If you’re like me, you spend a lot of time trying to learn, but what if the knowledge we have gained is wrong?
I had an instructor who told me of a philosopher who said that we should find out all we can about a topic and then proceed as if we know nothing. Mind blown.
This applies to the world around us. It’s not that what we’ve learned is wrong but that it’s no longer right as the world as changed.
That’s often how I feel about the world of marketing communication. It’s always changing. Best practices from only a couple of years ago are no longer best practices. In fact, they are tactics that will lead to irrelevance.
A little over a week ago I ran across a presentation by Rand Fishkin. For those that don’t know, Rand was the founder of Moz and is the co-founder of Spark Toro. The presentation is from about seven months ago.
It was titled, “The Next Era of Web Marketing: 2019 and Beyond” and I was intrigued by what insights I would find. It certainly didn’t disappoint.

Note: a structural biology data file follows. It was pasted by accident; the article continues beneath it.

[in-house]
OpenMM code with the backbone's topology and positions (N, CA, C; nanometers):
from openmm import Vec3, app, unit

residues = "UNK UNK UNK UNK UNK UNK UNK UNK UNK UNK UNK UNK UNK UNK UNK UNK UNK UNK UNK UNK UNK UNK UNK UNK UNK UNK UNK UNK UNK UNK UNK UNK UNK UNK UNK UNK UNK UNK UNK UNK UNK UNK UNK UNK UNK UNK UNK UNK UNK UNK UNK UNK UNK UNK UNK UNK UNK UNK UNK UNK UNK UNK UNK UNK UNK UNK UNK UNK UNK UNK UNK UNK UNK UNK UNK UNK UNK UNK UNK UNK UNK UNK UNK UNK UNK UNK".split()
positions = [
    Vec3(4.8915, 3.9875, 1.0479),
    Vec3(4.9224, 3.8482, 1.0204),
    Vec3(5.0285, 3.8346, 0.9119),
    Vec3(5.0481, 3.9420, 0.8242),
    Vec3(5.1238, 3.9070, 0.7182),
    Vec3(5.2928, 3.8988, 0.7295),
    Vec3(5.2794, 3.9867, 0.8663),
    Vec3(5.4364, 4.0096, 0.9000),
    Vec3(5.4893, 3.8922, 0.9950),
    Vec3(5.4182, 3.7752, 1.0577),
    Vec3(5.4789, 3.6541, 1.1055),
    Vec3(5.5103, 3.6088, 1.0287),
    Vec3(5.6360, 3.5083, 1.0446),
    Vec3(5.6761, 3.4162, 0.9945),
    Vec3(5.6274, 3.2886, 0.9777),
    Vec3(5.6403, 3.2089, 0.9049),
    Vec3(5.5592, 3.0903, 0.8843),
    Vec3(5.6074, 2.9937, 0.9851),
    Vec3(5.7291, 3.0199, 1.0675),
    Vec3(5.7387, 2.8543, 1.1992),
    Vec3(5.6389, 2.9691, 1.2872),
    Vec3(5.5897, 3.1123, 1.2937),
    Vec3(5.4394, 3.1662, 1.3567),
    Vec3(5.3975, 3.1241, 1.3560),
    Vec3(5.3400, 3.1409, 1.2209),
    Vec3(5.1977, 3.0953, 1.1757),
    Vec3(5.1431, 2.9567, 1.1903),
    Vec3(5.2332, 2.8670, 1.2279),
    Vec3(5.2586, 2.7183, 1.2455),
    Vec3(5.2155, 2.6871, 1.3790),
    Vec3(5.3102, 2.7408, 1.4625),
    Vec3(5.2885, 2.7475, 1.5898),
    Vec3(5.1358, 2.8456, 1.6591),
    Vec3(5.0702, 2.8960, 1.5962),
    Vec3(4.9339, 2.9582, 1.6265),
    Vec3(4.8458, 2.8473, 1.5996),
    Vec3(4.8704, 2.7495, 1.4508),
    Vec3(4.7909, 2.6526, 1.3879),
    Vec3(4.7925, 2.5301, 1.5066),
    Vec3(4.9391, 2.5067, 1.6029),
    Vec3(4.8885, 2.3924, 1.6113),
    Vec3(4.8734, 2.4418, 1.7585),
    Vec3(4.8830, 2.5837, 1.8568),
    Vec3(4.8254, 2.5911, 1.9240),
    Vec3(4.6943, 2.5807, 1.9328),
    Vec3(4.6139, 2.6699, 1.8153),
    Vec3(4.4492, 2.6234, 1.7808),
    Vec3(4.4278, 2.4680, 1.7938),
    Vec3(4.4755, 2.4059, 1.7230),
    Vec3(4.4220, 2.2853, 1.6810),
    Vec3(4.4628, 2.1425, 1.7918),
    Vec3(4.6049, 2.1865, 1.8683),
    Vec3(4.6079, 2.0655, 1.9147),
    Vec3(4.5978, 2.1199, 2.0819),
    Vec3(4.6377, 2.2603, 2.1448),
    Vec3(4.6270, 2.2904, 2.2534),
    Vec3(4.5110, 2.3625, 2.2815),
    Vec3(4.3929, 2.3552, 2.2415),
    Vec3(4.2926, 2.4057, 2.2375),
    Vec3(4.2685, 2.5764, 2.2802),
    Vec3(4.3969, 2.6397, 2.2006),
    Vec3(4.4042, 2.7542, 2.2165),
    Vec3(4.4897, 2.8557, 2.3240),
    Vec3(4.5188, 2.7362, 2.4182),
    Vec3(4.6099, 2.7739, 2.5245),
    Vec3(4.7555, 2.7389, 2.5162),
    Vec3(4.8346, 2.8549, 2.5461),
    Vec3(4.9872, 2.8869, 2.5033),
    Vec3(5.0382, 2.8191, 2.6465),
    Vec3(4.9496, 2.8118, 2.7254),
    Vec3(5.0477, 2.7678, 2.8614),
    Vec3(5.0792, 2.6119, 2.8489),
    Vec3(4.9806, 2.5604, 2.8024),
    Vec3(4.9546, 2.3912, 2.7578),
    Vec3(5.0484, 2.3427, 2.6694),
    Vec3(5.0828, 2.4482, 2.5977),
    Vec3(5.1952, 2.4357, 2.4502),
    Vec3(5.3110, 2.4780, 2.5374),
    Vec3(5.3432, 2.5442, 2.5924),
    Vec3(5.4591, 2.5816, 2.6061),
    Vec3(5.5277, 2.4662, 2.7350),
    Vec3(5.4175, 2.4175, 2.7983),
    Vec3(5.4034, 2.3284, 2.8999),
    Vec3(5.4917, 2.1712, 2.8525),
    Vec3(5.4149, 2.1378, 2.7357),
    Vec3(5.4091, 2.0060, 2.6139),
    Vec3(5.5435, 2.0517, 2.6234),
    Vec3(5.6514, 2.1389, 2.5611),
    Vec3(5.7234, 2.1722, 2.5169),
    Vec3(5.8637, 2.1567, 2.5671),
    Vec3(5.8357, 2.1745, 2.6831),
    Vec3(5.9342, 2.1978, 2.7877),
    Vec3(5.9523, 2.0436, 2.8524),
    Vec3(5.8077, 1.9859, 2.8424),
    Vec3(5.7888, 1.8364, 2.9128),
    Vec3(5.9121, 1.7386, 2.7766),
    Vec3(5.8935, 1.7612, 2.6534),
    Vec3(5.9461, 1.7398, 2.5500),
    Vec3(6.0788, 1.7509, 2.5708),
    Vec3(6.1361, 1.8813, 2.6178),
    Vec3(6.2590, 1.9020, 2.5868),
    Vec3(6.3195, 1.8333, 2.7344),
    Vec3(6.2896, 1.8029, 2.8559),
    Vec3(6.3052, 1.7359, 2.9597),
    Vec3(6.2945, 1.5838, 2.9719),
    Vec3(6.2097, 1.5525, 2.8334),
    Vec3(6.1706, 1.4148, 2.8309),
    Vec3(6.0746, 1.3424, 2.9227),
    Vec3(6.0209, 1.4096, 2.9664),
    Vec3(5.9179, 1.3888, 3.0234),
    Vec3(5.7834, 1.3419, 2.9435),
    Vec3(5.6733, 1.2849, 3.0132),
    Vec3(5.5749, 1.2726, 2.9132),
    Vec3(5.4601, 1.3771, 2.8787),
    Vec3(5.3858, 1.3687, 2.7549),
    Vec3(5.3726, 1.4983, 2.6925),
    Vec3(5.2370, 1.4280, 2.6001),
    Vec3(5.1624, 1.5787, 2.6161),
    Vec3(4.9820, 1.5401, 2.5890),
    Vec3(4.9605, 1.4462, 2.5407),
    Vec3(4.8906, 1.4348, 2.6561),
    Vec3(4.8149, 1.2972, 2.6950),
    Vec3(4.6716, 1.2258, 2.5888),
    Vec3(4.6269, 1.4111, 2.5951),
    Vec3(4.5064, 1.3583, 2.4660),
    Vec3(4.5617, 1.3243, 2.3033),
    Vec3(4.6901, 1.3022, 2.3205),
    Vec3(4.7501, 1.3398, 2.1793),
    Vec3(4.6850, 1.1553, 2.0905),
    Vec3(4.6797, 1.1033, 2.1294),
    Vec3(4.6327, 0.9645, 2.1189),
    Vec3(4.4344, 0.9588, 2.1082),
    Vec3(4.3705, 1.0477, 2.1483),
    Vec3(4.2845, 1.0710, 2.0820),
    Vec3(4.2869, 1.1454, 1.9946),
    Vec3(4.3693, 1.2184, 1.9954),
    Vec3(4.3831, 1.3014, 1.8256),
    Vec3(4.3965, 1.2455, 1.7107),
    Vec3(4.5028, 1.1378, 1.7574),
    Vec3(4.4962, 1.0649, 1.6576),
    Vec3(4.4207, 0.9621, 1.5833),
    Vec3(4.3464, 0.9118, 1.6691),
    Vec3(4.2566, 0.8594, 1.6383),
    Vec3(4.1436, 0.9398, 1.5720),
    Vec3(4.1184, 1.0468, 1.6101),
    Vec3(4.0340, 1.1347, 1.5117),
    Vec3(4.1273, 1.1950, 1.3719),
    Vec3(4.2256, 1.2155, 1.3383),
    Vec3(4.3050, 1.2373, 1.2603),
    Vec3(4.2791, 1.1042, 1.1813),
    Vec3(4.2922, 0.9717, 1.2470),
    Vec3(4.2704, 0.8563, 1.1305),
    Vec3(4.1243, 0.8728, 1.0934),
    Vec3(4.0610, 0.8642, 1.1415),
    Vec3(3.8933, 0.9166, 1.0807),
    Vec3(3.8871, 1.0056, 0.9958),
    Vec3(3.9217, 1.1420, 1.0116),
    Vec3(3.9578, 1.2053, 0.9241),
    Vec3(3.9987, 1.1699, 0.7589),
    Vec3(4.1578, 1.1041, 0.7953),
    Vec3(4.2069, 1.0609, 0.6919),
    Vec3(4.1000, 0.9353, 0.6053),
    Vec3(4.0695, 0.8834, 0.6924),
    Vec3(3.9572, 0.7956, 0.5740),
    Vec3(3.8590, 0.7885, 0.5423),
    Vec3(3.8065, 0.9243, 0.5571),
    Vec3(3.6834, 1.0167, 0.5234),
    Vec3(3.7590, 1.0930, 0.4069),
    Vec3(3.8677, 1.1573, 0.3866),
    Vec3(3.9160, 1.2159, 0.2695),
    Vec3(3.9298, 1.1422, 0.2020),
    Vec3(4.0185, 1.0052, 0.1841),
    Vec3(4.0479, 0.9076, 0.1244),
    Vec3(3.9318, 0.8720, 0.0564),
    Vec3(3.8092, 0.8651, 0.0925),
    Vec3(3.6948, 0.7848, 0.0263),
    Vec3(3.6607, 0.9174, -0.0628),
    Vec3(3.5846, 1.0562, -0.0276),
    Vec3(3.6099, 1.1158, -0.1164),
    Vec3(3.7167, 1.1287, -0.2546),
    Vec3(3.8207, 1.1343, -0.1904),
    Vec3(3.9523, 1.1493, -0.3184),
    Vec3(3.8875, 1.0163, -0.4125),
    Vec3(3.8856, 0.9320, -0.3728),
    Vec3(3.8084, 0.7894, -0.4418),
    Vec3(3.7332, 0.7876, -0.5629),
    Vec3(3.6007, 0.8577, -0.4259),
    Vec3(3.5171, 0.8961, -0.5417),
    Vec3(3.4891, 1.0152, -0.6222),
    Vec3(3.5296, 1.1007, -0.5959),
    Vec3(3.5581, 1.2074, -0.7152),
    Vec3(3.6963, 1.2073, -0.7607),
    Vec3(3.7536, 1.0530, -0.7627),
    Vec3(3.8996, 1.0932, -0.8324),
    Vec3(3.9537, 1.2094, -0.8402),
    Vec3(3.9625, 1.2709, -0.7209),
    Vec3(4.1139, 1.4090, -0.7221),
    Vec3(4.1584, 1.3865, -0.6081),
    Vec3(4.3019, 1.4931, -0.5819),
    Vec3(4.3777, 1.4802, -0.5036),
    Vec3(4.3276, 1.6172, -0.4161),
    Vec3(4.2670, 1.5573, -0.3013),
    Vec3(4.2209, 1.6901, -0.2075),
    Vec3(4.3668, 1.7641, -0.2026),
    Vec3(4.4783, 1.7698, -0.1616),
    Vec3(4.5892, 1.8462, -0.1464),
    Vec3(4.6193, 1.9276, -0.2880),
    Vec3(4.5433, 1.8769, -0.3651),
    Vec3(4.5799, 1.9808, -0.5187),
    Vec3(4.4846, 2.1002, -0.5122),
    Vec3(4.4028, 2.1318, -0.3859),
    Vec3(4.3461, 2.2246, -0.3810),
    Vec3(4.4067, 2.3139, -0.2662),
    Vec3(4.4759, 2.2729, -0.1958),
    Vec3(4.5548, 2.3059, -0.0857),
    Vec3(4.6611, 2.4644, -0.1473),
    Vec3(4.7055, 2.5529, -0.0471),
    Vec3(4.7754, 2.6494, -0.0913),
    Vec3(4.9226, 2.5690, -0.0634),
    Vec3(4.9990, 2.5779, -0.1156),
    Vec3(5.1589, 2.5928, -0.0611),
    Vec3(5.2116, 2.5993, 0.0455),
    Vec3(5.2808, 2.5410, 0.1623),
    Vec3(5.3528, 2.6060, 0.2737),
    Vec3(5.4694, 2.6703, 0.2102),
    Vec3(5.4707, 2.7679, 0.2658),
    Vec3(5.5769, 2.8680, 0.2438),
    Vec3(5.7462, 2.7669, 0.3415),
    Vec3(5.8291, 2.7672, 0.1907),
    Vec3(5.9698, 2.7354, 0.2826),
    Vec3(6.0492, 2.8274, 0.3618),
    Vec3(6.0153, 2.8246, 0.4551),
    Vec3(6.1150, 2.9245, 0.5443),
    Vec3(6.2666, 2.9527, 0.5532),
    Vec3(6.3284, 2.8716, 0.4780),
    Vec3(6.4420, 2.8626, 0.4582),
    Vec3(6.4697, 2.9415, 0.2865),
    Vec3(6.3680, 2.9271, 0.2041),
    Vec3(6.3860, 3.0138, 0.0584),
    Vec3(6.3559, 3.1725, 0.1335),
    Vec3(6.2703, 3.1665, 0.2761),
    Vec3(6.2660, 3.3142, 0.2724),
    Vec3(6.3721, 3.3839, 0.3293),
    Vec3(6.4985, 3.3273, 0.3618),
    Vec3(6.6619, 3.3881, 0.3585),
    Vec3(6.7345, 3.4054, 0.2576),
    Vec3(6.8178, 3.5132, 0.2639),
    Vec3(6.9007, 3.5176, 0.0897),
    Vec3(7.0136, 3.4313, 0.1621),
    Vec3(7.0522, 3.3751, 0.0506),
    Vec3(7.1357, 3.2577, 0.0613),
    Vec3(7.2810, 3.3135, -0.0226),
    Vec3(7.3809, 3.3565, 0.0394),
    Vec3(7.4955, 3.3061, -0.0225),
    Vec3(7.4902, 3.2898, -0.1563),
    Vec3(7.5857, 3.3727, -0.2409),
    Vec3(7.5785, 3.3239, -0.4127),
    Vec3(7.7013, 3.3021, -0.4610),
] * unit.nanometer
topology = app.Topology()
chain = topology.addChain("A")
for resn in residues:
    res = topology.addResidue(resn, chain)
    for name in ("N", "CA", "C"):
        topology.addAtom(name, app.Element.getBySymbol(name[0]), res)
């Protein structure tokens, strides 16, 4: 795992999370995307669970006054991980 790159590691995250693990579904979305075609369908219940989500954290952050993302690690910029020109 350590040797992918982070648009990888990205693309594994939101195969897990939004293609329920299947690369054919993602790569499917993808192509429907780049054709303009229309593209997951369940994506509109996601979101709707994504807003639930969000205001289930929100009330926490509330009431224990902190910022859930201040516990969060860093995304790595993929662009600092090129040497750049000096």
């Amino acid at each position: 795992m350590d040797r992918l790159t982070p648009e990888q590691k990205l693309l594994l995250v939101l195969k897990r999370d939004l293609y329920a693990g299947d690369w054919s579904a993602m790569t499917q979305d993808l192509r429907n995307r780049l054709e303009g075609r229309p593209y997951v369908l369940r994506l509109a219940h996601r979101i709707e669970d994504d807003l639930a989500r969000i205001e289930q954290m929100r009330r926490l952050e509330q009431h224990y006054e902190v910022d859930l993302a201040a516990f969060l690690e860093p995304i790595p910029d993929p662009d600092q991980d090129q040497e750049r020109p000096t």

The first half of the presentation was an eye-opener. He went through and systematically showed why many of the things that have been best practices over the last ten years weren’t relevant anymore.
I felt like I’d been hit by a truck. Then it backed up and ran over me again.
I can’t be the only one who has fallen into the rut of best practices so let’s look at a couple of key ideas that Rand presented.
* A quick disclaimer: The data that I’m using in this article is from Rand’s presentation. I linked to it at the beginning. Go check out the slides for yourself because I’m not speaking to everything he presented.
Through the Lens of PESO
In the second half of Rand’s presentation, I felt a little better. It turns out that I’m not living in the past after all. I’ve been a disciple of the PESO model, developed by Gini Dietrich at Spin Sucks, since 2017.
PESO stands for:
- Paid Media
- Earned Media
- Shared Media
- Owned Media
Paid media is digital ads. The ads can be on social media networks such as Facebook, Instagram, LinkedIn, or YouTube. They could also be Google ads.
Earned media is what public relations would call media relations. In its classic form, it’s securing media coverage through print. In its modern form, it also includes getting backlinks to your website.